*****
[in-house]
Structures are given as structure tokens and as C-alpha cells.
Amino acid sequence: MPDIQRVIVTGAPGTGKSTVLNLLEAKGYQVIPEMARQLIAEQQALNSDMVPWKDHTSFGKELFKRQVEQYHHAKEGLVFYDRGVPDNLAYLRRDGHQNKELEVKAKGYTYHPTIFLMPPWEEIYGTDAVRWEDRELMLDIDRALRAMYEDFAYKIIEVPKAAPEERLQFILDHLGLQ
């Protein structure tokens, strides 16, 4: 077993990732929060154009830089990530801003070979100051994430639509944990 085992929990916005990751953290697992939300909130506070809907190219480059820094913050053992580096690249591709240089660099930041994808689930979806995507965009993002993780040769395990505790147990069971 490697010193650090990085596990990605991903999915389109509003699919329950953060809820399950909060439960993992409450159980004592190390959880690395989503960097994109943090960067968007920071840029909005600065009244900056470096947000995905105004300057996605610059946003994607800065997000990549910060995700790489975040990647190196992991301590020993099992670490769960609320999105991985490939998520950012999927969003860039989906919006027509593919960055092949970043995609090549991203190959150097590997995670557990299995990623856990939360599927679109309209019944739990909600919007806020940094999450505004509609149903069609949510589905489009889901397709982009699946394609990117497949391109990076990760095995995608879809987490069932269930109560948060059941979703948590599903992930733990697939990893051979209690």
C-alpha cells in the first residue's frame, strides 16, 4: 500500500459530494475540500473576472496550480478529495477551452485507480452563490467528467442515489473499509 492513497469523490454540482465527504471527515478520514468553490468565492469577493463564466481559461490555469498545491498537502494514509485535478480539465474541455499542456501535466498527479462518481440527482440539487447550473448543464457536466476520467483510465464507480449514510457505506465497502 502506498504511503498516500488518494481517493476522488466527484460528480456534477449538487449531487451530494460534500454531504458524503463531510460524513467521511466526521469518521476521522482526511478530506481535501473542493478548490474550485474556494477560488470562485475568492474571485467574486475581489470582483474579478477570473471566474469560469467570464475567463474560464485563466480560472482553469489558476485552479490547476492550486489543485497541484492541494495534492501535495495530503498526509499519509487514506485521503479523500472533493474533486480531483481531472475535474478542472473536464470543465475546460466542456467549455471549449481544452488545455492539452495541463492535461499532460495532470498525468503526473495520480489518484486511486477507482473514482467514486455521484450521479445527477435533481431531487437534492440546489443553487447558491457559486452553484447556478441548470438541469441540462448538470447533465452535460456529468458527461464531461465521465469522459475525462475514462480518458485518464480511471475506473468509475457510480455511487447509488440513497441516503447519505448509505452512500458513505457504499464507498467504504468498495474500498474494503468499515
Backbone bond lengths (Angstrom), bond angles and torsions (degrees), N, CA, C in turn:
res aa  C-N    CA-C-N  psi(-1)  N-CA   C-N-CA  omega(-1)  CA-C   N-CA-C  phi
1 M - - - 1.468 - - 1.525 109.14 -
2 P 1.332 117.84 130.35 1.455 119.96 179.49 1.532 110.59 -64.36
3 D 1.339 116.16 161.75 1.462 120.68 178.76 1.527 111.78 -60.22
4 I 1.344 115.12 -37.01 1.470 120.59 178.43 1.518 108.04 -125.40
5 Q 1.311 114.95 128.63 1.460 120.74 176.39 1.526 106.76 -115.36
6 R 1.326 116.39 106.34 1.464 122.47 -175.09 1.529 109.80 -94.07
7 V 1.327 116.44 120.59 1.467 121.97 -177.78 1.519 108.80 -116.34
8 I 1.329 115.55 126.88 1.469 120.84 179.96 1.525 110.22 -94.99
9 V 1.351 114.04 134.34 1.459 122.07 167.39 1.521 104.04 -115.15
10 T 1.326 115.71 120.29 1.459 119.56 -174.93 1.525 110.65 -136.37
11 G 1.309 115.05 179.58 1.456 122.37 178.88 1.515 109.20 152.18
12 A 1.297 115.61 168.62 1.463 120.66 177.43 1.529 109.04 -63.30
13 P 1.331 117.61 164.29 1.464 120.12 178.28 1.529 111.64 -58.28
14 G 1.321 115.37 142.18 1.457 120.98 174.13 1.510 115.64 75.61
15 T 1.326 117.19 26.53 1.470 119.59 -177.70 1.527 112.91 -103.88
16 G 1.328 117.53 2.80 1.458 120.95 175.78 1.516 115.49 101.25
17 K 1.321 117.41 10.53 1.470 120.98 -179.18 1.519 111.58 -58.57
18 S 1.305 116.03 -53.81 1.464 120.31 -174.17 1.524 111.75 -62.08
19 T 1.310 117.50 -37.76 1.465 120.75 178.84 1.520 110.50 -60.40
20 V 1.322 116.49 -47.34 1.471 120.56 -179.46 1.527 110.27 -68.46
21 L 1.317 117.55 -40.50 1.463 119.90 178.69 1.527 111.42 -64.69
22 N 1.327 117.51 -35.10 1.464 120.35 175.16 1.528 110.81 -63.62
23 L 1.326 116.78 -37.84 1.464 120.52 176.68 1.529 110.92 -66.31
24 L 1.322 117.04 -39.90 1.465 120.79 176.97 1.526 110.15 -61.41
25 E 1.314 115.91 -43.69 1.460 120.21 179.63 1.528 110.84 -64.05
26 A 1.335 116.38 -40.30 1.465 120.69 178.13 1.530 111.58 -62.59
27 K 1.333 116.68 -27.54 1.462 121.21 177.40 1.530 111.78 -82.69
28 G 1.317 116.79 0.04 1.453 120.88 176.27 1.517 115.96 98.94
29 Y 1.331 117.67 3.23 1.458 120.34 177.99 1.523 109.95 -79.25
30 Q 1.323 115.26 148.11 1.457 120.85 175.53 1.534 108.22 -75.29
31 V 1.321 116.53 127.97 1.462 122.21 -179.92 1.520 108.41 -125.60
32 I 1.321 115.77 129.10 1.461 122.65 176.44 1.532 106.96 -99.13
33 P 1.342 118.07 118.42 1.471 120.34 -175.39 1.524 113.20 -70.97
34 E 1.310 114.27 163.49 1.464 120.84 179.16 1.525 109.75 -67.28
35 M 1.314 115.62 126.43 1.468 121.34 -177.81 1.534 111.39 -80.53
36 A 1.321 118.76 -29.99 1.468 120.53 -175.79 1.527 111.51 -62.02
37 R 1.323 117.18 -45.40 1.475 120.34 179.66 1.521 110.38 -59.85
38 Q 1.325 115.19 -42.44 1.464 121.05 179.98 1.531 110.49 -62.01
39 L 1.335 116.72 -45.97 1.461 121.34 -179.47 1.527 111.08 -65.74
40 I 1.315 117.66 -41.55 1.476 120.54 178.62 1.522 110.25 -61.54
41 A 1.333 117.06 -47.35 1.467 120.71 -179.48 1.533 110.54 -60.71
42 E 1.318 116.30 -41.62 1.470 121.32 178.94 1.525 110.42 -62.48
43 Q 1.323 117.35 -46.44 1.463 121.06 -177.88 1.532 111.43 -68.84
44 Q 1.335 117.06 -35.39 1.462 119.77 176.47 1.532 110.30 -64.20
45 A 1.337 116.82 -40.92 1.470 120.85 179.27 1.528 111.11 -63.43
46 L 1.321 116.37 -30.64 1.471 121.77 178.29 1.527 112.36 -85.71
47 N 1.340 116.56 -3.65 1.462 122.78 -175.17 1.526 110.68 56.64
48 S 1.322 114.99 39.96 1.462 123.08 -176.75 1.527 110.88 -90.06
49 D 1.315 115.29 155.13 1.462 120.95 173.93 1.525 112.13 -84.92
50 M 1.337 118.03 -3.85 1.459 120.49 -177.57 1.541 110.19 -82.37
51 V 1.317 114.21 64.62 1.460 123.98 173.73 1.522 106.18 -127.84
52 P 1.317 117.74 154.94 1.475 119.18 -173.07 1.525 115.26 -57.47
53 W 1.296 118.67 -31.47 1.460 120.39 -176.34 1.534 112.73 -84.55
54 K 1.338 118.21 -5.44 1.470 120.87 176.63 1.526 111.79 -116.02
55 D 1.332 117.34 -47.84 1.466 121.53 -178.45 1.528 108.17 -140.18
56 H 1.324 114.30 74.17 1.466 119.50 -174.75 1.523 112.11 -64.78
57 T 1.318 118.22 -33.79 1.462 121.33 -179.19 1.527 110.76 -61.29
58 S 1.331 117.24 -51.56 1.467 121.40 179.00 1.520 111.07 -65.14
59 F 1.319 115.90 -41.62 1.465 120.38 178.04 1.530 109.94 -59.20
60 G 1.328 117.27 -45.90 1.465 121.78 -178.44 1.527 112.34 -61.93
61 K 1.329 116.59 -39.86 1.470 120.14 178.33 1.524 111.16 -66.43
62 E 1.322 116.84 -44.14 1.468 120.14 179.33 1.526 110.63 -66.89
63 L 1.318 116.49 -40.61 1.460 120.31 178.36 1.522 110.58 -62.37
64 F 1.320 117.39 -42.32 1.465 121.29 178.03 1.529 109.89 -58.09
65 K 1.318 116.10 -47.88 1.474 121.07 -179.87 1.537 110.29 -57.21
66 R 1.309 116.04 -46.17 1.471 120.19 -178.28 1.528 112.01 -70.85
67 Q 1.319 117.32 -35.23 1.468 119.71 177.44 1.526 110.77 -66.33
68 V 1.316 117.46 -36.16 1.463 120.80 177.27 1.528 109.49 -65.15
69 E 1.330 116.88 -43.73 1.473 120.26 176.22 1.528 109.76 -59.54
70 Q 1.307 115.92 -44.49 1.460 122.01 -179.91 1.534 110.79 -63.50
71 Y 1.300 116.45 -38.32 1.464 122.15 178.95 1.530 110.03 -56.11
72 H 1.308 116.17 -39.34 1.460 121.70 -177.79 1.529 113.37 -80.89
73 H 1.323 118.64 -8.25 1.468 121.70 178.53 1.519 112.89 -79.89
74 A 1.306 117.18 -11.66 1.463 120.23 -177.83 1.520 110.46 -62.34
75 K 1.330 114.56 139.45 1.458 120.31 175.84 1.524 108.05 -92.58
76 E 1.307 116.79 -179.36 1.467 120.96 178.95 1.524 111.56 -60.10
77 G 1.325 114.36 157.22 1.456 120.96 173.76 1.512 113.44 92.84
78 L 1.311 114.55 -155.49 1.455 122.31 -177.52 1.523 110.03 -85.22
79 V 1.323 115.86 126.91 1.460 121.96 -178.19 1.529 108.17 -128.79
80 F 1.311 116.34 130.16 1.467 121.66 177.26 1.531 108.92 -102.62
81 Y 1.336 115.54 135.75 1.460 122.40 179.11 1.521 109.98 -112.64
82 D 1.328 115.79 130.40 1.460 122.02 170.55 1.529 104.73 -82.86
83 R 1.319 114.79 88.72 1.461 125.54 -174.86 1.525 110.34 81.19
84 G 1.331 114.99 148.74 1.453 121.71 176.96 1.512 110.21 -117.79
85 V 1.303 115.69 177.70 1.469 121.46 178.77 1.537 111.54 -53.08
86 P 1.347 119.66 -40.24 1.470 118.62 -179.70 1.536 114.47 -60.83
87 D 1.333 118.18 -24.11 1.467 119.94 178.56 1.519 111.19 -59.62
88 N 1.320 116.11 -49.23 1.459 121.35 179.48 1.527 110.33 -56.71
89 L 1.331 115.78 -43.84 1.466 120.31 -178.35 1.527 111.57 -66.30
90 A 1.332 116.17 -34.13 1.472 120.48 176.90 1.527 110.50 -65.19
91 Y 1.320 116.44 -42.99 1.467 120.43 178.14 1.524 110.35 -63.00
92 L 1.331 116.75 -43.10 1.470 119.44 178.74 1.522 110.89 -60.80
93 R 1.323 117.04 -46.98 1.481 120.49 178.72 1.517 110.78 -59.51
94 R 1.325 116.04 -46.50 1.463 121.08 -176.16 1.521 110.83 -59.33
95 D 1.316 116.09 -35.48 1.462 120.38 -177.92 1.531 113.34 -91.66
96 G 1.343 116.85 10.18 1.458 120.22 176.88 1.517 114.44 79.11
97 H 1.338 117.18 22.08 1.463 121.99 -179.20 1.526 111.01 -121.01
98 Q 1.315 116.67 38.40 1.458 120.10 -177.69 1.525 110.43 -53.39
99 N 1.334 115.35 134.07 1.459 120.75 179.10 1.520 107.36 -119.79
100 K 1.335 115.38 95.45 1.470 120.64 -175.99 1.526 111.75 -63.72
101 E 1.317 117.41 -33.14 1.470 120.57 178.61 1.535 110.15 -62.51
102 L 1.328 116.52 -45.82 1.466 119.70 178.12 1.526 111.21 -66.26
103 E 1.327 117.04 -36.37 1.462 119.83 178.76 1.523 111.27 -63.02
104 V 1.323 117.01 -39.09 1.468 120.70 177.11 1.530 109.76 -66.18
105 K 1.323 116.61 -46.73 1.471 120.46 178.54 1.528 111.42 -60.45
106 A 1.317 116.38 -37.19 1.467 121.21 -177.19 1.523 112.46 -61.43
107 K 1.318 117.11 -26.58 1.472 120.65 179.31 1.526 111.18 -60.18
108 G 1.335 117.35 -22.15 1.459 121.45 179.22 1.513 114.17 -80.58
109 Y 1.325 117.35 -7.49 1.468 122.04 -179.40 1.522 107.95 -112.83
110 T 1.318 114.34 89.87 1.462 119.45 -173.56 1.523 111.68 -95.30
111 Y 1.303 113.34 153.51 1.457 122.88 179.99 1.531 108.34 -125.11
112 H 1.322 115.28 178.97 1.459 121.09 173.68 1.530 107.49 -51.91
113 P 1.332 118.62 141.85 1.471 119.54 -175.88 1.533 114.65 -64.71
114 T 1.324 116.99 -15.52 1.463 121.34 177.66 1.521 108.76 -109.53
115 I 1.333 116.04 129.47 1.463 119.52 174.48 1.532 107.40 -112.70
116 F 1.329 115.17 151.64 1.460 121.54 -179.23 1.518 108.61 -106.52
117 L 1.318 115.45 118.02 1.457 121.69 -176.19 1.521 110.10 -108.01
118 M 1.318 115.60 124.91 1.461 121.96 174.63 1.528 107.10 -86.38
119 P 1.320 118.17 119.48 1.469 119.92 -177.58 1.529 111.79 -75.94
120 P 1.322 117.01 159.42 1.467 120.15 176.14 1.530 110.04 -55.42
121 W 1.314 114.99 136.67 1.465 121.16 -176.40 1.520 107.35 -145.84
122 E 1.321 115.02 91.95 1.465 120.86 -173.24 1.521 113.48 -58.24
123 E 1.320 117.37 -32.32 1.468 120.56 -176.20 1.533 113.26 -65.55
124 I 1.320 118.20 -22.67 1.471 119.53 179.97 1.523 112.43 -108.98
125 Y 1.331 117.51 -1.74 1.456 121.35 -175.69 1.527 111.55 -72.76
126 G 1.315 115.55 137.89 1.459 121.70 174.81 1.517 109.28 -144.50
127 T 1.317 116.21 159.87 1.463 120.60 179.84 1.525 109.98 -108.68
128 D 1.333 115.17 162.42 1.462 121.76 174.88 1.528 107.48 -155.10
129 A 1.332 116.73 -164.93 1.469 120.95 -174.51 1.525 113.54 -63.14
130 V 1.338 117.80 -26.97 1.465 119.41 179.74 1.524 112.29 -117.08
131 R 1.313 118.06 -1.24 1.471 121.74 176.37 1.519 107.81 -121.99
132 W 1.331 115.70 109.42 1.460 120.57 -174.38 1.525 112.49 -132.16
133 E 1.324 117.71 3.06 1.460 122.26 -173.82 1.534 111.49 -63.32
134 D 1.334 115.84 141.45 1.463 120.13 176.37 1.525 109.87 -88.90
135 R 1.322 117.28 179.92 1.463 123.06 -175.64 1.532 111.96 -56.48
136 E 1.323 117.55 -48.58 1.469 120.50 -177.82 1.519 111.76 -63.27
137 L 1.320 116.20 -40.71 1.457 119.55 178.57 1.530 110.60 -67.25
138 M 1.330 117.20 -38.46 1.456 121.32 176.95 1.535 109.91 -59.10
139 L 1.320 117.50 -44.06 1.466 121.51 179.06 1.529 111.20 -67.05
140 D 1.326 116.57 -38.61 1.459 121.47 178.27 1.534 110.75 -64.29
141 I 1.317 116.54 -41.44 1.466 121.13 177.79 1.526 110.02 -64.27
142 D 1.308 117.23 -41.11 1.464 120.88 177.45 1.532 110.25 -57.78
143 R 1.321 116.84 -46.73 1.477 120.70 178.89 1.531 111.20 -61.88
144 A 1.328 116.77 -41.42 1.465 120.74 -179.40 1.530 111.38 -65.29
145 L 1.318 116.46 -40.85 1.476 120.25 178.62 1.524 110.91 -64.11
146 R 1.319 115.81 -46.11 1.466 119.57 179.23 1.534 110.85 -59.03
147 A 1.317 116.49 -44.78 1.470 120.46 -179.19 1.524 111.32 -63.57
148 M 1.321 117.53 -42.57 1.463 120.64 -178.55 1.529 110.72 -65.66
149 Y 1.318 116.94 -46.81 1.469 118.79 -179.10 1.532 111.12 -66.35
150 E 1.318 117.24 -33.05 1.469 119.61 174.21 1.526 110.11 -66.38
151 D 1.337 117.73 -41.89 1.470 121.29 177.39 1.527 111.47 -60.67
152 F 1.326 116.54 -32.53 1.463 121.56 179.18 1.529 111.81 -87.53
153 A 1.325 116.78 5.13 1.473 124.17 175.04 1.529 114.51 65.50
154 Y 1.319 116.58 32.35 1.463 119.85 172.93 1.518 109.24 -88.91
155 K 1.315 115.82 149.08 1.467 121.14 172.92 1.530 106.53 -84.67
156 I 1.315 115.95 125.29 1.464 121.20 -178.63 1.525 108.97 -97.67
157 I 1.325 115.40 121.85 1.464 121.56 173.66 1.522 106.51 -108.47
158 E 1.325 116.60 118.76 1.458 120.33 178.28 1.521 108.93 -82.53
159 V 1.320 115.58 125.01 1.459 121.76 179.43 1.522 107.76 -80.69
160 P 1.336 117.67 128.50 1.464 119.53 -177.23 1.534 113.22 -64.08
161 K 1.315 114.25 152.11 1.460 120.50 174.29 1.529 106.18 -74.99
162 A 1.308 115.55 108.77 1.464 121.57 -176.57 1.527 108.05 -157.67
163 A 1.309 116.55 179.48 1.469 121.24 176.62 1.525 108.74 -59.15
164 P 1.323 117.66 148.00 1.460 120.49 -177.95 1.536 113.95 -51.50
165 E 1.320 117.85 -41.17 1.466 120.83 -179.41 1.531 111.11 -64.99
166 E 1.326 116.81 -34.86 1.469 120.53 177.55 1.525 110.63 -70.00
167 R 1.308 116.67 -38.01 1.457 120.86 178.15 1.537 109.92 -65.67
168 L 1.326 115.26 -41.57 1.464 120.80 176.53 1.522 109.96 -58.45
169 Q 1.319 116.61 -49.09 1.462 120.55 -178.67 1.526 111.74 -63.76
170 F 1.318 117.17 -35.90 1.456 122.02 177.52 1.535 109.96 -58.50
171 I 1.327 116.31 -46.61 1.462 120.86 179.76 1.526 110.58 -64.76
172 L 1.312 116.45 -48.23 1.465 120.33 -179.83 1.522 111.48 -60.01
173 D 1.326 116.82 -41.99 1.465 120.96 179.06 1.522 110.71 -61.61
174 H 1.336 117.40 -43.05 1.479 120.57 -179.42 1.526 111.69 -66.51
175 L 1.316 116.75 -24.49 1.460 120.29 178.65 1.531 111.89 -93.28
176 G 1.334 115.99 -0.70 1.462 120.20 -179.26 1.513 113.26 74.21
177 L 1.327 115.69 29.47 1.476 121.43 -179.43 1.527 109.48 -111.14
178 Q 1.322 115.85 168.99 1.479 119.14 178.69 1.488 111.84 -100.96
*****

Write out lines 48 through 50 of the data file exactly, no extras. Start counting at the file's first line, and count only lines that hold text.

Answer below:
41 A 1.333 117.06 -47.35 1.467 120.71 -179.48 1.533 110.54 -60.71
42 E 1.318 116.30 -41.62 1.470 121.32 178.94 1.525 110.42 -62.48
43 Q 1.323 117.35 -46.44 1.463 121.06 -177.88 1.532 111.43 -68.84